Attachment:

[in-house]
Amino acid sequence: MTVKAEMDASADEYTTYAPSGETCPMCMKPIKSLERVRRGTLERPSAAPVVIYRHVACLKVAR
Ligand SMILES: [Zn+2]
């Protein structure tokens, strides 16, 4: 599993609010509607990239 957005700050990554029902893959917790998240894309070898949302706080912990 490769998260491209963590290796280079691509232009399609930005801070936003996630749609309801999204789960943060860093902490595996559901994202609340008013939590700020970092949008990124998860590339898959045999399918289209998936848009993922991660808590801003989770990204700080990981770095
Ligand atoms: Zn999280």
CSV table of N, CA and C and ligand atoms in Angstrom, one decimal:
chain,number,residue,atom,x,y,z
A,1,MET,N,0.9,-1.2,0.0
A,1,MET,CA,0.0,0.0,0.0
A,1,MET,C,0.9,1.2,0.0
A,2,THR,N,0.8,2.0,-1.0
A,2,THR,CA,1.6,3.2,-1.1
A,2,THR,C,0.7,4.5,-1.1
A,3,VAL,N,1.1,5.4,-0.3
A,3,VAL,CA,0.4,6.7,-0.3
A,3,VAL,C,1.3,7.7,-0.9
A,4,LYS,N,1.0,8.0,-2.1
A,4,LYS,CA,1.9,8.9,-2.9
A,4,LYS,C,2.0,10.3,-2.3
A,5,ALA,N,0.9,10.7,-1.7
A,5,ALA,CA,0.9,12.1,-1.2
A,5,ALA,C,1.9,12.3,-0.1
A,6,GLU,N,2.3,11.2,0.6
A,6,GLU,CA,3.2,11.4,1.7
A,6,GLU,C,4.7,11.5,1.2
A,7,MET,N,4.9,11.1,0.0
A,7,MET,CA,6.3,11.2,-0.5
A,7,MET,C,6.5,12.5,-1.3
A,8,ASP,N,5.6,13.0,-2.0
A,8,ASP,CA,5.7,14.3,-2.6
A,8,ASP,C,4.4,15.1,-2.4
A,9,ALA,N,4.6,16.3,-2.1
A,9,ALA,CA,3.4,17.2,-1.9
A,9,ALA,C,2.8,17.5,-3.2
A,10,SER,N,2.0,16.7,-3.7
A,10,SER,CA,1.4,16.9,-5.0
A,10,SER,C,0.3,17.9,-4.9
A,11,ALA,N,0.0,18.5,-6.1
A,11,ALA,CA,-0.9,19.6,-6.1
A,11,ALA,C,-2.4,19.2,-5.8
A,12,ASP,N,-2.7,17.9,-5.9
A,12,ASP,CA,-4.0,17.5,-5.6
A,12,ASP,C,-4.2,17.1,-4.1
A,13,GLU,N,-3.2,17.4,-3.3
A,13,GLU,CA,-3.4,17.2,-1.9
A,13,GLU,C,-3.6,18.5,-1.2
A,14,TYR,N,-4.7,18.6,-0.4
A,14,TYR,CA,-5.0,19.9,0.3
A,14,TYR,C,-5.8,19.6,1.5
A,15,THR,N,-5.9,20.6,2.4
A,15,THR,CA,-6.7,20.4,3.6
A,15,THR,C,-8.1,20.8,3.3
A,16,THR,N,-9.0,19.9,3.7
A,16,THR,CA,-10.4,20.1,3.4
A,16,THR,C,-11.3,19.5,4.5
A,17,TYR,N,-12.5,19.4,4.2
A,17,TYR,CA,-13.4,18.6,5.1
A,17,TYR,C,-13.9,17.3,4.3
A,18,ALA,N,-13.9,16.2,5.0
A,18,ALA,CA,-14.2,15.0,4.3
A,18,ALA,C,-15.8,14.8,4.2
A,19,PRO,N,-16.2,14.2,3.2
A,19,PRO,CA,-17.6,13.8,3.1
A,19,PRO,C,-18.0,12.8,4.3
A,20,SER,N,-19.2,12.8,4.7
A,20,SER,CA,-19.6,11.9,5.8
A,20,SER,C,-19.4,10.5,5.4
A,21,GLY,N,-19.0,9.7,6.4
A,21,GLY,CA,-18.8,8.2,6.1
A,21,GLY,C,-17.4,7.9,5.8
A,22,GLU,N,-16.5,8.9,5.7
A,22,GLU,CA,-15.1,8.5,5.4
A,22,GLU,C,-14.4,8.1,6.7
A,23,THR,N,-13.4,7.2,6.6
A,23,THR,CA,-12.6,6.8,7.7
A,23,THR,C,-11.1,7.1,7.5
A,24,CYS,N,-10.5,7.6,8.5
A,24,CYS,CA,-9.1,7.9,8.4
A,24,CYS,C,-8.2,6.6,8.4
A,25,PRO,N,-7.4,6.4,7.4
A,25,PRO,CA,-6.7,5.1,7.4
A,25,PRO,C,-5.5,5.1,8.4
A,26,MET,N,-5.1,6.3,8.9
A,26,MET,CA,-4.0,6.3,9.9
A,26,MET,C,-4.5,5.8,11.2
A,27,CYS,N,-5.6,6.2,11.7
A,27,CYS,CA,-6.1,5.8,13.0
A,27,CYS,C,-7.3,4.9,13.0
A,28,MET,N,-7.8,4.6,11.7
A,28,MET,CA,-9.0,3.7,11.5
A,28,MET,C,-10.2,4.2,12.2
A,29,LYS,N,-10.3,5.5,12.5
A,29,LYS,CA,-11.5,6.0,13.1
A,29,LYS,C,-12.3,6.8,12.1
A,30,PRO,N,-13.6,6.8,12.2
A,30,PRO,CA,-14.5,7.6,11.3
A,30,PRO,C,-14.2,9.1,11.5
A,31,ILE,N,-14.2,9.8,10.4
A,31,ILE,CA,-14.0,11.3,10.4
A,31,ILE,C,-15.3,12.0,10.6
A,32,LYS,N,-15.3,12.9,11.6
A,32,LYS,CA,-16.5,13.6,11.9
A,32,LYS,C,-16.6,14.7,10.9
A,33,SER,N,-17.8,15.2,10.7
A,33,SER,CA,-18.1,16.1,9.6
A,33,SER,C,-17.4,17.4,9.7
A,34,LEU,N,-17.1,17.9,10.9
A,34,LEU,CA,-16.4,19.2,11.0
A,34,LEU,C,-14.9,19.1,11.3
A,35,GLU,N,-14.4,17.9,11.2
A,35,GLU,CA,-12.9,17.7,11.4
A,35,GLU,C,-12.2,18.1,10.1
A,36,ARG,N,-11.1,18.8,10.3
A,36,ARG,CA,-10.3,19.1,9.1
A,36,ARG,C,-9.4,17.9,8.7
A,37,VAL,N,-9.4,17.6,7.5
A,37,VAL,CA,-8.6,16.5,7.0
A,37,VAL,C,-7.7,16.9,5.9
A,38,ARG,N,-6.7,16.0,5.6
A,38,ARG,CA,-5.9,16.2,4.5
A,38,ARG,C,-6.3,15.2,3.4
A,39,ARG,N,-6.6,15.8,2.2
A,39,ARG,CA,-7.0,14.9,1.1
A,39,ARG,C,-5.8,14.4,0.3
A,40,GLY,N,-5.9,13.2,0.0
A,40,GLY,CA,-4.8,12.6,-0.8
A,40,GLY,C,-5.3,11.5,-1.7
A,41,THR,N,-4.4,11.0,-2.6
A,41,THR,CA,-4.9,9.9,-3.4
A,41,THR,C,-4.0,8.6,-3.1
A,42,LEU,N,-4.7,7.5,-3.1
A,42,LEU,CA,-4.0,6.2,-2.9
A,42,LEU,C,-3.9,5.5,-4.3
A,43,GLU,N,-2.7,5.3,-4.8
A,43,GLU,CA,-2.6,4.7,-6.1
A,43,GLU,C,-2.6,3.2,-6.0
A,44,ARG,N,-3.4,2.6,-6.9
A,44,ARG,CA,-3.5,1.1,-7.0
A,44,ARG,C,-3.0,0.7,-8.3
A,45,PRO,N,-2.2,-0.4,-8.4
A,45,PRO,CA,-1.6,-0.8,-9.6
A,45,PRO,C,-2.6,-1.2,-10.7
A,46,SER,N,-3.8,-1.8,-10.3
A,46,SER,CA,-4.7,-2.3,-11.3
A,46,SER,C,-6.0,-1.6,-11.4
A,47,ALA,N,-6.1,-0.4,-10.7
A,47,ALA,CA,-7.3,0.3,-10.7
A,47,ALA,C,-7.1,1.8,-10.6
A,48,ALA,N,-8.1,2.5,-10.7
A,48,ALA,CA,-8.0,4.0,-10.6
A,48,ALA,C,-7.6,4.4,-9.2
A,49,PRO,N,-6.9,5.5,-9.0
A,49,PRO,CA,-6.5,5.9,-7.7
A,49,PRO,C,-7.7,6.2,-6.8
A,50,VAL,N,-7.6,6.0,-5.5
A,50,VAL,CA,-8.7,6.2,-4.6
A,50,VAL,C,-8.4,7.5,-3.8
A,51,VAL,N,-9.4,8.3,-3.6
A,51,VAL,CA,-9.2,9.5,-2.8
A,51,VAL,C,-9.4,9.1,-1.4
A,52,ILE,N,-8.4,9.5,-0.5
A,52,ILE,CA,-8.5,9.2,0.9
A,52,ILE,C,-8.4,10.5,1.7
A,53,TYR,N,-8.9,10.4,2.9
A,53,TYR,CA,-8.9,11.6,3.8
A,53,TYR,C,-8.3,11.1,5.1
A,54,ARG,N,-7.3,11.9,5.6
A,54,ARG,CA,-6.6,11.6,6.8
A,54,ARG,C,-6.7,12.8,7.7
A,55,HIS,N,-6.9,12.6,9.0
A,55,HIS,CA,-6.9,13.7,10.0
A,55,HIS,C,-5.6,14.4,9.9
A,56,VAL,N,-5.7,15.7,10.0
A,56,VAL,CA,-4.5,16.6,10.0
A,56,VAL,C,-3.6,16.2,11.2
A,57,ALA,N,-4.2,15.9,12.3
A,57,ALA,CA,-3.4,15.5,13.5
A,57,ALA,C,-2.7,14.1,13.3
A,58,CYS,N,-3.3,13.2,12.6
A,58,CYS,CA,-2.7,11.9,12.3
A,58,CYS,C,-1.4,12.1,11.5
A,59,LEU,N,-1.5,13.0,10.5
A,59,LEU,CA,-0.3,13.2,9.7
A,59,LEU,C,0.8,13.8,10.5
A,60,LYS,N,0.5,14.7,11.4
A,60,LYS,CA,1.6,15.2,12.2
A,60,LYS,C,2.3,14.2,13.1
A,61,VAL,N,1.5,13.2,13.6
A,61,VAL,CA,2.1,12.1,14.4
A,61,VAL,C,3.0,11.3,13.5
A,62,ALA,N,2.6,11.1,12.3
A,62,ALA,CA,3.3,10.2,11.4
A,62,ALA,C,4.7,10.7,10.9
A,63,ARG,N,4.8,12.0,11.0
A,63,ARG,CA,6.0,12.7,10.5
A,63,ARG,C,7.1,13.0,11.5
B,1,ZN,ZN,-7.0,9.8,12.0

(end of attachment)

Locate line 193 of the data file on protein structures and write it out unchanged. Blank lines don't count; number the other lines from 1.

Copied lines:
A,62,ALA,C,4.7,10.7,10.9